Editor’s Note: The video above is about a COVID summer surge.

NICOSIA, Cyprus (AP) — Cyprus’ veterinarians association on Friday lauded a government decision to allow its stock of human coronavirus medication to be used on cats to fight a local mutation of a feline virus that has killed thousands of animals on the Mediterranean island but can’t be transmitted to people.

The association said in a statement that it had petitioned the government for access to the medication at “reasonable prices” from the beginning of this year, when the mutation that causes lethal Feline Infectious Peritonitis (FIP) began to noticeably crop up in the island’s cat population.

“We want to assure that we will continue to investigate and control the rise in case of FCov-2023,” the association said.

Cyprus Veterinary Services head Hristodoulos Pipis told the state broadcaster Friday that cat owners can receive medication in pill form at 2.5 euros ( $2.74) for each pill at their local veterinarian’s office following a formal examination and diagnosis.

The medication’s brand name is Lagevrio and its active ingredient is Molnupiravir. Veterinarians Association President Nektaria Ioannou Arsenoglou told The Associated Press that humans cannot contract the mutated feline virus, which isn’t related to COVID-19.

Health Ministry senior pharmacist Costas Himonas told the AP that 2,000 packages of the drug will be made available to veterinarians incrementally over the next month. Himonas said there’s no risk that current pharmaceutical stocks will be depleted to the point treatment of any COVID-19 surge in people would be compromised.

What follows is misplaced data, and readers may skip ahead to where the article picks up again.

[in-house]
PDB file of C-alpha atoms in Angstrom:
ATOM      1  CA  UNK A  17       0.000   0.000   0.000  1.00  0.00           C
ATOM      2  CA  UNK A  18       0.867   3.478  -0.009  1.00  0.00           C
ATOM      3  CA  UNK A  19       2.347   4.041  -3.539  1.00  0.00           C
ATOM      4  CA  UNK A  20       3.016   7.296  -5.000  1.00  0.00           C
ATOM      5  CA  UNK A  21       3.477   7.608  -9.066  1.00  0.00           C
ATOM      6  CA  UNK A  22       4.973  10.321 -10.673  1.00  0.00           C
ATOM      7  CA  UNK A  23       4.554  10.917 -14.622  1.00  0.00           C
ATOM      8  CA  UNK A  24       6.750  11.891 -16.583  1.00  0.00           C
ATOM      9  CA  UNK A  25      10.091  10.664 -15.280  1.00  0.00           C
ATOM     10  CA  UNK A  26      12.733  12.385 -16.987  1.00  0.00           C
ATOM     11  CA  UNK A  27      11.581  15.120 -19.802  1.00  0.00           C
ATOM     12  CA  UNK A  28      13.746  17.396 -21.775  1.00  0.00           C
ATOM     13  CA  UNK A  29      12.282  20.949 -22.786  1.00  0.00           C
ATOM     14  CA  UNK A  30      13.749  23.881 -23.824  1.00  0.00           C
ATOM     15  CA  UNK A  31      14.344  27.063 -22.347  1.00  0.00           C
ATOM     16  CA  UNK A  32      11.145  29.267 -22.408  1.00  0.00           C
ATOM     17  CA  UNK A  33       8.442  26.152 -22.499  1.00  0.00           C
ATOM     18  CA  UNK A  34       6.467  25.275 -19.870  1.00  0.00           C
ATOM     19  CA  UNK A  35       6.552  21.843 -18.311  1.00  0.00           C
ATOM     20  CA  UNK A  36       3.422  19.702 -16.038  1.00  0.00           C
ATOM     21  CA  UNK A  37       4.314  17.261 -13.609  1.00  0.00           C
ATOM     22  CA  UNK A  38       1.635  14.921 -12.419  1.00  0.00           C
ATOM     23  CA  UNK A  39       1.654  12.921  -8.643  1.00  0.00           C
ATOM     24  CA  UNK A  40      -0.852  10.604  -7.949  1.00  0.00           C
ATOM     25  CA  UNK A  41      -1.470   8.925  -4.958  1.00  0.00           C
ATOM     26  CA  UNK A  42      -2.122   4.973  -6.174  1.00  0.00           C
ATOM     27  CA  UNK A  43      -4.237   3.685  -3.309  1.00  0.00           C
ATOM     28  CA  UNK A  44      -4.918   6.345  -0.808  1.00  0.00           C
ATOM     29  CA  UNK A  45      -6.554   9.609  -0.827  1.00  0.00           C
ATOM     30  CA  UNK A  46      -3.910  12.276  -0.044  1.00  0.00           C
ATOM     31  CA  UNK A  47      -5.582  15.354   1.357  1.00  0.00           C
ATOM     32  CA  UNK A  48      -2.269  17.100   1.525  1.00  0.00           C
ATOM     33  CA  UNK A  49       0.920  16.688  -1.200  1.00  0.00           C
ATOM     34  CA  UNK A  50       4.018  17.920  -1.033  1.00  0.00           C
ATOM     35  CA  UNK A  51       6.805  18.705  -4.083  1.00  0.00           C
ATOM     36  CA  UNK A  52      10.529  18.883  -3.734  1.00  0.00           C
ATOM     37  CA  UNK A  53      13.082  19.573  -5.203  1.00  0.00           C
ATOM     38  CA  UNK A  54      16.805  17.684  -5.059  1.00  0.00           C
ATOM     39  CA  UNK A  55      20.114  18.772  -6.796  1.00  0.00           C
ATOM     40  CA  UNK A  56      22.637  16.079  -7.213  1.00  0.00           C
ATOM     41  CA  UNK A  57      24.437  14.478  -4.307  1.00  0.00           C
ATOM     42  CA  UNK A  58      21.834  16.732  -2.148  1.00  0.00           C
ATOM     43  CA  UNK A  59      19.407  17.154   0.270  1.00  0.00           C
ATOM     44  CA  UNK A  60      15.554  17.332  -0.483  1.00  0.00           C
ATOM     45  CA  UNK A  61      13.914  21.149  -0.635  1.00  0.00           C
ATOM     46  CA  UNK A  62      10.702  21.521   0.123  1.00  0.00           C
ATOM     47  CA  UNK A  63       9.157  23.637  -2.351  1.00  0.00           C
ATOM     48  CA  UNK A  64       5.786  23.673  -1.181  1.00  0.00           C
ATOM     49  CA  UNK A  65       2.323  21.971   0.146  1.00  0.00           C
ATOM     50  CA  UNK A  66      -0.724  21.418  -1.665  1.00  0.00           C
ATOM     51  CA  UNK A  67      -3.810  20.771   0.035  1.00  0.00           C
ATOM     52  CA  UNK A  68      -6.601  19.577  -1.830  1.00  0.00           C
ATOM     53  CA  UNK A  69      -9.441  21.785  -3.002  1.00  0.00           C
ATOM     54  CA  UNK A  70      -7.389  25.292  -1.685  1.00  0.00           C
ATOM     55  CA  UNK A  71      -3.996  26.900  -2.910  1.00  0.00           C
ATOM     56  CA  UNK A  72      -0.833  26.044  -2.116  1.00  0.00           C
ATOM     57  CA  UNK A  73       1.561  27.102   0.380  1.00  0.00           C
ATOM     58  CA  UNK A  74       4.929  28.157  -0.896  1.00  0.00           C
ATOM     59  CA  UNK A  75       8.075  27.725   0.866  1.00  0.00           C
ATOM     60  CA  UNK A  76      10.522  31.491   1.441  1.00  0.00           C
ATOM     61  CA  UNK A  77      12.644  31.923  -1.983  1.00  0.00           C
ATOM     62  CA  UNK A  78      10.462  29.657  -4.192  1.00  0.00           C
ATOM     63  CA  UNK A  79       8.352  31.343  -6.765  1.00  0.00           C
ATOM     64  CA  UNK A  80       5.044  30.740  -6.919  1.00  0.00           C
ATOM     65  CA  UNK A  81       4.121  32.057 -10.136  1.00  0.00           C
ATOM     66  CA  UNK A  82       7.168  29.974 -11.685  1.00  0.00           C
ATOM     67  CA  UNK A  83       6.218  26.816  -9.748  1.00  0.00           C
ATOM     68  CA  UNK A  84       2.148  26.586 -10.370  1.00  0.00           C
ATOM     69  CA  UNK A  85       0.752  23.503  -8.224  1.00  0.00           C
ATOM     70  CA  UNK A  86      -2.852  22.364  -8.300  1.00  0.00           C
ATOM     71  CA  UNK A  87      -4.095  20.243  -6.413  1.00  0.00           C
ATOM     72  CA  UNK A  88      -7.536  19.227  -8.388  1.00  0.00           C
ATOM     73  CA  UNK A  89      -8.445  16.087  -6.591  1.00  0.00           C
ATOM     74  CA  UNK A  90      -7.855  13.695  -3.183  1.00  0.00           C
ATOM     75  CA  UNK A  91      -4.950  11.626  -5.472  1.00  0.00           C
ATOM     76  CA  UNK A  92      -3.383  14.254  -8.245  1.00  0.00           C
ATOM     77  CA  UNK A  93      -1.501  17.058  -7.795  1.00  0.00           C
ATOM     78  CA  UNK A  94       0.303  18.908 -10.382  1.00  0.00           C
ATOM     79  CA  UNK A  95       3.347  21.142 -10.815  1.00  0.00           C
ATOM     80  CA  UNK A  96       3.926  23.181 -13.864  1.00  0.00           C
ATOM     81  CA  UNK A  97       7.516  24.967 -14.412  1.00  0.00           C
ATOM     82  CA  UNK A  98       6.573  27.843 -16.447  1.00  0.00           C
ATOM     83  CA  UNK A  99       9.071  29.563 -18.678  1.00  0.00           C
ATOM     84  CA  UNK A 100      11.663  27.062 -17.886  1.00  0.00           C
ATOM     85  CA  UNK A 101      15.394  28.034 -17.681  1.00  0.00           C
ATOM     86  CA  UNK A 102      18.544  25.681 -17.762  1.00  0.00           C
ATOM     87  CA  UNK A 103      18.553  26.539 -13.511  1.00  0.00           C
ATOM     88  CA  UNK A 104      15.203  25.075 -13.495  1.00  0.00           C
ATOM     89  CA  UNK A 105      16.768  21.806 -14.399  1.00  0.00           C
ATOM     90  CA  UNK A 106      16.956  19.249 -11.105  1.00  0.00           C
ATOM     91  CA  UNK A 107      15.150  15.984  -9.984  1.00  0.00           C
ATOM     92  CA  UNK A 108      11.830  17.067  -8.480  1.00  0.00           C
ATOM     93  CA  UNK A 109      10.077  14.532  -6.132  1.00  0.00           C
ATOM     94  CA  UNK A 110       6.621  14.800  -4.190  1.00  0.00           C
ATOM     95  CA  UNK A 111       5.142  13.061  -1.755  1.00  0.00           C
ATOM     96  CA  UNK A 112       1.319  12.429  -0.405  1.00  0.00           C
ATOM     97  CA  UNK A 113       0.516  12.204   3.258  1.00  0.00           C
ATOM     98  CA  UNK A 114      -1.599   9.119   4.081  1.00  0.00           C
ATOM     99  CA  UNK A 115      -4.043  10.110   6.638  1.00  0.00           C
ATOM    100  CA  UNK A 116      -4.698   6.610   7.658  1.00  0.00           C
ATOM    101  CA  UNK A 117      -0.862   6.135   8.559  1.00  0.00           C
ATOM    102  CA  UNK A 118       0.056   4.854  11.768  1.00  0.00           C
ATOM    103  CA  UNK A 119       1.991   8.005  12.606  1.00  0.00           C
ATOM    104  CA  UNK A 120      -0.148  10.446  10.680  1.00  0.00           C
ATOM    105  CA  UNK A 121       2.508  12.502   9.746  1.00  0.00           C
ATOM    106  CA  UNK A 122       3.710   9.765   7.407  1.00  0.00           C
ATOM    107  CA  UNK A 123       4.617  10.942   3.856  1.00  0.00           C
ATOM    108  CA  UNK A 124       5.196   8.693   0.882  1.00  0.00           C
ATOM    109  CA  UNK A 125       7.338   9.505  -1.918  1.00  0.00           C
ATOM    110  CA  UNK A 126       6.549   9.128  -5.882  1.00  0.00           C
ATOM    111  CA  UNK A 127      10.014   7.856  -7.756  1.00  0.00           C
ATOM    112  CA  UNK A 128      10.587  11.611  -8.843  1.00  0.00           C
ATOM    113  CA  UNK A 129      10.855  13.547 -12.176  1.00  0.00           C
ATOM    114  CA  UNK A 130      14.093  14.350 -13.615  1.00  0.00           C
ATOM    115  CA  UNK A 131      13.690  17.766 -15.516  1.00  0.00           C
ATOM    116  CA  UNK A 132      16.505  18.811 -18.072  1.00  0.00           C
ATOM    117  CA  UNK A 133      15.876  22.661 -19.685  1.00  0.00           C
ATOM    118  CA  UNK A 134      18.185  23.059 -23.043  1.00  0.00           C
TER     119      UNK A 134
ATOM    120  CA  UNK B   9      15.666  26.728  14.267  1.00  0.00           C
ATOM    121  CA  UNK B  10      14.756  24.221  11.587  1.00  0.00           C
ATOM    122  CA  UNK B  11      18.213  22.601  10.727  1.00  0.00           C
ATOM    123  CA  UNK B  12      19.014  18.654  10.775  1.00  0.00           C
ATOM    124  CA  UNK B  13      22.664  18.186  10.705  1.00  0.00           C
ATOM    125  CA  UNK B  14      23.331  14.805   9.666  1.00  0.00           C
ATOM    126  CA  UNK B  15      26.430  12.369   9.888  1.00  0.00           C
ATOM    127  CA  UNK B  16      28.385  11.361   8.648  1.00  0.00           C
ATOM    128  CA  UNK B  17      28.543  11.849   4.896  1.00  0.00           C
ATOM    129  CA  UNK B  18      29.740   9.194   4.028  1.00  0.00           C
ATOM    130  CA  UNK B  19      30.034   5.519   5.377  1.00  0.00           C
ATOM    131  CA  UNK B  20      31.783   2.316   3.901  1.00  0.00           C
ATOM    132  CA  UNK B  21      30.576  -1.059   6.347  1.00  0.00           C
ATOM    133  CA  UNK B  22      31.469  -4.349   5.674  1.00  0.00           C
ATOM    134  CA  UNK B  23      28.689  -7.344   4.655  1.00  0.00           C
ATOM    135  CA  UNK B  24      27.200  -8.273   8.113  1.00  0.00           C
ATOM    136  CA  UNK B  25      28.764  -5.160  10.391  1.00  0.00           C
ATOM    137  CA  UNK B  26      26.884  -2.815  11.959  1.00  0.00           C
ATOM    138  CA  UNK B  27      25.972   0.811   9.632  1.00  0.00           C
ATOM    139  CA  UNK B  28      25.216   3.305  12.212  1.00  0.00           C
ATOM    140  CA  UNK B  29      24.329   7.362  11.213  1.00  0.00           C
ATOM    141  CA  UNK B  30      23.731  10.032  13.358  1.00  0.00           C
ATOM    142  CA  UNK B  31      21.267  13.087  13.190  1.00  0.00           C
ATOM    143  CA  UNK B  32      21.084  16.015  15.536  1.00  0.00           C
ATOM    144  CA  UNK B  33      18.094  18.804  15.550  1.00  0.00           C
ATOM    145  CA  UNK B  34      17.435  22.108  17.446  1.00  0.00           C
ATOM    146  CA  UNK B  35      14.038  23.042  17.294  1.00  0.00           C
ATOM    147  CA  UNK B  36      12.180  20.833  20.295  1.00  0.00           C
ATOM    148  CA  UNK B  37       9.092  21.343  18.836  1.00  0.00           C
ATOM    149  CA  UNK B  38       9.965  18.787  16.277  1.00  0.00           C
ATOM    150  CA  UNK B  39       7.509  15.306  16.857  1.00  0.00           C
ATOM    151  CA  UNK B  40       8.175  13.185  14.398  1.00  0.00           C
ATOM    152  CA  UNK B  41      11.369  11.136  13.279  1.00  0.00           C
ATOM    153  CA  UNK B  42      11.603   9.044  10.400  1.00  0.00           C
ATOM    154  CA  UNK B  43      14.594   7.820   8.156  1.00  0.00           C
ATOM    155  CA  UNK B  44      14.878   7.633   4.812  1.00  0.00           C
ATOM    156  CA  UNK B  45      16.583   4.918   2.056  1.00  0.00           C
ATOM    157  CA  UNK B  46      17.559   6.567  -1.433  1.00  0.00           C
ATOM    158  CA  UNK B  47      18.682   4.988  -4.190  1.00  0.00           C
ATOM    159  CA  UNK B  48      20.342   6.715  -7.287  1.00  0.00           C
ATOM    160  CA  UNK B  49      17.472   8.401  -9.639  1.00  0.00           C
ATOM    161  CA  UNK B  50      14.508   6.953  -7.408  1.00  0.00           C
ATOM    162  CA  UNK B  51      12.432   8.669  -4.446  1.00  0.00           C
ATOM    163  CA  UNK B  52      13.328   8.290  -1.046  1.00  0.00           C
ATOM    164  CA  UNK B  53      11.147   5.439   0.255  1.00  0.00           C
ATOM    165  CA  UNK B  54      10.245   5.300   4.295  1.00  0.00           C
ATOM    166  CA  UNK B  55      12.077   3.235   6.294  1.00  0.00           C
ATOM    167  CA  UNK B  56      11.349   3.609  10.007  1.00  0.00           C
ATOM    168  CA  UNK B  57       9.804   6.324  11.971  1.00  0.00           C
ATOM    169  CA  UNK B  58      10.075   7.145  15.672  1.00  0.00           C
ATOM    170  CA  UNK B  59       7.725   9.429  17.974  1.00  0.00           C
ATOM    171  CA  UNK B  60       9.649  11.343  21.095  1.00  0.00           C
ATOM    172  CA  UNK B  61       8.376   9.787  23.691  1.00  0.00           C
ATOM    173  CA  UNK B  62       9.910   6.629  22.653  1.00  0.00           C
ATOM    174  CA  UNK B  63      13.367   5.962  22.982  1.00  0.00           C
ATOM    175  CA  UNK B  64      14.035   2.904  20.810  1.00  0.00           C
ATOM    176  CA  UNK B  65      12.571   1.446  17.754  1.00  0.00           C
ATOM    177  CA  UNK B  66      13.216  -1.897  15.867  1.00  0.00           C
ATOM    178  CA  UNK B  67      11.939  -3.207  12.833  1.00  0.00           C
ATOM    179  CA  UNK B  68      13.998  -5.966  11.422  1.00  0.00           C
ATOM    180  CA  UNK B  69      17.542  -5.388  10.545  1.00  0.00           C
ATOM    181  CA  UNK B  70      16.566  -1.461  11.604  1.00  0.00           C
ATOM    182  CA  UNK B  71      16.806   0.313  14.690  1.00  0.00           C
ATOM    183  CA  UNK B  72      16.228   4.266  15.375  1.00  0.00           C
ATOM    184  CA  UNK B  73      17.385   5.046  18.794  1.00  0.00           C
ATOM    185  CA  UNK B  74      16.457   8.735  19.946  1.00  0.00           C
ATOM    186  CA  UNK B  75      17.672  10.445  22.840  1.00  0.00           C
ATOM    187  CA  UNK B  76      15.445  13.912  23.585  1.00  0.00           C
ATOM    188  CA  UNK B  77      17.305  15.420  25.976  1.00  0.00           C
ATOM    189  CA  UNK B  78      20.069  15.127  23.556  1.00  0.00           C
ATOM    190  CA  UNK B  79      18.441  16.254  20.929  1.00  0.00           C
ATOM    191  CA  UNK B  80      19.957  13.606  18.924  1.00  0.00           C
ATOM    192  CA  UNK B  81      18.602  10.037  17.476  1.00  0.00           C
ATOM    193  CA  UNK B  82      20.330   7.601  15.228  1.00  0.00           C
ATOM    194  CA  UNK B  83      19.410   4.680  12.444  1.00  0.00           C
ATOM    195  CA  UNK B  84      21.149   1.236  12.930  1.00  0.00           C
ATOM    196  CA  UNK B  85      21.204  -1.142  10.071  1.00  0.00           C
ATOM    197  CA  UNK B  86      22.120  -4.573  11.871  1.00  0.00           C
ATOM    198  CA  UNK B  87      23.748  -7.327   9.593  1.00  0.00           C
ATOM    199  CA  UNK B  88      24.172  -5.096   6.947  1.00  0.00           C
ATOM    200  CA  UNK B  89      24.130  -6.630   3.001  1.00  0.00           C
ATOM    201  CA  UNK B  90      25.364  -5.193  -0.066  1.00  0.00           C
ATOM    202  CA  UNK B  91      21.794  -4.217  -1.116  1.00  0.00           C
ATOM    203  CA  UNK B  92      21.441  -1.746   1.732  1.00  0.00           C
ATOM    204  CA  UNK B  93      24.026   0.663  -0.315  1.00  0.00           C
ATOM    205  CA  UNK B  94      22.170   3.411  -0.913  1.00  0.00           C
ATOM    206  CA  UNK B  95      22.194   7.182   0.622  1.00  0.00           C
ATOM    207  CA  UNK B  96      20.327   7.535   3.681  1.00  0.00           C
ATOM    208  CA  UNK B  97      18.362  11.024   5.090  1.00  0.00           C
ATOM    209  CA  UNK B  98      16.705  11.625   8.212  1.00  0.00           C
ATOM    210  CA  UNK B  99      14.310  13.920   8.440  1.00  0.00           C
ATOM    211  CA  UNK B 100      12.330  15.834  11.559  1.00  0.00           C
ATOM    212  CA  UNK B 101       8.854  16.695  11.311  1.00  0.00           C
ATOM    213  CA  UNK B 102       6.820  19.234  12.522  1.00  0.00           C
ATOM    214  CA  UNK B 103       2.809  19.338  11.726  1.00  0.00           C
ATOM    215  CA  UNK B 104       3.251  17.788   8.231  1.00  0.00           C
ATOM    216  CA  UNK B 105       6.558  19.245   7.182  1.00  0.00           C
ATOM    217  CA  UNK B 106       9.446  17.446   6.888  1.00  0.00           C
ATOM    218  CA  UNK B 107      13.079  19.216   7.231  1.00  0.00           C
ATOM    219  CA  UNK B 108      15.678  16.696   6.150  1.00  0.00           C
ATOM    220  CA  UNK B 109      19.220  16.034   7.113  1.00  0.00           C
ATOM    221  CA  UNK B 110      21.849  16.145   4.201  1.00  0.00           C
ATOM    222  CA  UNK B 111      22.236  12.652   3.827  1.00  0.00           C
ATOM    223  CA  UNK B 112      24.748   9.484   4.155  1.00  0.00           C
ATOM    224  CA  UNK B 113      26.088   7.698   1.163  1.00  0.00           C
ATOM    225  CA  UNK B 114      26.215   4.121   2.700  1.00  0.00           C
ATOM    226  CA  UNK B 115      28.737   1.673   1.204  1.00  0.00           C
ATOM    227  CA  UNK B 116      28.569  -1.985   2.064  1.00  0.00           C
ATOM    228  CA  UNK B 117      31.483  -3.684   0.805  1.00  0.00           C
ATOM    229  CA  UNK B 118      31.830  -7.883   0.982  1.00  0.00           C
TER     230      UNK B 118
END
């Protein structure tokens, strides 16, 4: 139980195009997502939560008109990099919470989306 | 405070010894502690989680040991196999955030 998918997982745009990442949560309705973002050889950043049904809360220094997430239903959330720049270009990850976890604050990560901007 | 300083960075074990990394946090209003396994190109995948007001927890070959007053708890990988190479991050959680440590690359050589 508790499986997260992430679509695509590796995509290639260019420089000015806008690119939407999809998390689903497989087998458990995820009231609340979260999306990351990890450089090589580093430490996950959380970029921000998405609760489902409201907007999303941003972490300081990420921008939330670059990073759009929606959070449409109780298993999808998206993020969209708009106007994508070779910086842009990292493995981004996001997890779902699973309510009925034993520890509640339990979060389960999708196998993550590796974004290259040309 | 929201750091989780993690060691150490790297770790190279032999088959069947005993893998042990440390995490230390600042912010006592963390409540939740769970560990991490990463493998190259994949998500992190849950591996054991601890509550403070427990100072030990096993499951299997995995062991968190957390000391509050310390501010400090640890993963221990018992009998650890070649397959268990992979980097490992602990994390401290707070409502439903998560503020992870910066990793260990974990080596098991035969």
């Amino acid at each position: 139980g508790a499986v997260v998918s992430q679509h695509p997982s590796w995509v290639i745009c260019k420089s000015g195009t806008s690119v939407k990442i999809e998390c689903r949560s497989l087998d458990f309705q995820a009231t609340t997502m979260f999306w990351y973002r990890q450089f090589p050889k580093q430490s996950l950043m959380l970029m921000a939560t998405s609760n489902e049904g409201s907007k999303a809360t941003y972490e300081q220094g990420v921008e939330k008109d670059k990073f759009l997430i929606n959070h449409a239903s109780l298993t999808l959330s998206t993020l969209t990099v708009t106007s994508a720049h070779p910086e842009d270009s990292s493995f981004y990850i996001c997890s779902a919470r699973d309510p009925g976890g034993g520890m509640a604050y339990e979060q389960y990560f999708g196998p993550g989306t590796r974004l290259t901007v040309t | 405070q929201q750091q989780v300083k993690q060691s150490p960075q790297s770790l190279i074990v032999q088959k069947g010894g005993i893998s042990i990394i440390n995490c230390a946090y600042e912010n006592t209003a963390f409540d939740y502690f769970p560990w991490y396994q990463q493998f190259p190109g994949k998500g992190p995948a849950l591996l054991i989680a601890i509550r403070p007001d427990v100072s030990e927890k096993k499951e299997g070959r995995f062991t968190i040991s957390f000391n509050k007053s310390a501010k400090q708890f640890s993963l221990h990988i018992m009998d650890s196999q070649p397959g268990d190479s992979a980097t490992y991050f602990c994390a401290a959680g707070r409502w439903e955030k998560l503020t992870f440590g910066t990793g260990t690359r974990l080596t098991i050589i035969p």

Local animal activists had claimed that the mutation had killed as many as 300,000 cats, but Arsenoglou says that’s an exaggeration.

Arsenoglou had said an association survey of 35 veterinary clinics indicated an island-wide total of about 8,000 deaths. Pipis corroborated those findings.

According to Arsenoglou, FIP is nearly always lethal if left untreated, but medication can nurse cats back to health in approximately 85% of cases in both the “wet” and “dry” forms of the illness.

What made FIP treatment difficult was the high price of the medication that activists said put it out of reach of many cat care givers.

Spread through contact with cat feces, the feline coronavirus has been around since 1963. Previous epidemics eventually fizzled out without the use of any medication, Arsenoglou said.

Measures have already been enacted to prevent the export of the mutation through mandatory medical check-ups of all felines destined for adoption abroad.

It’s unclear how many feral cats live in Cyprus, where they are generally beloved and have a long history dating back thousands of years.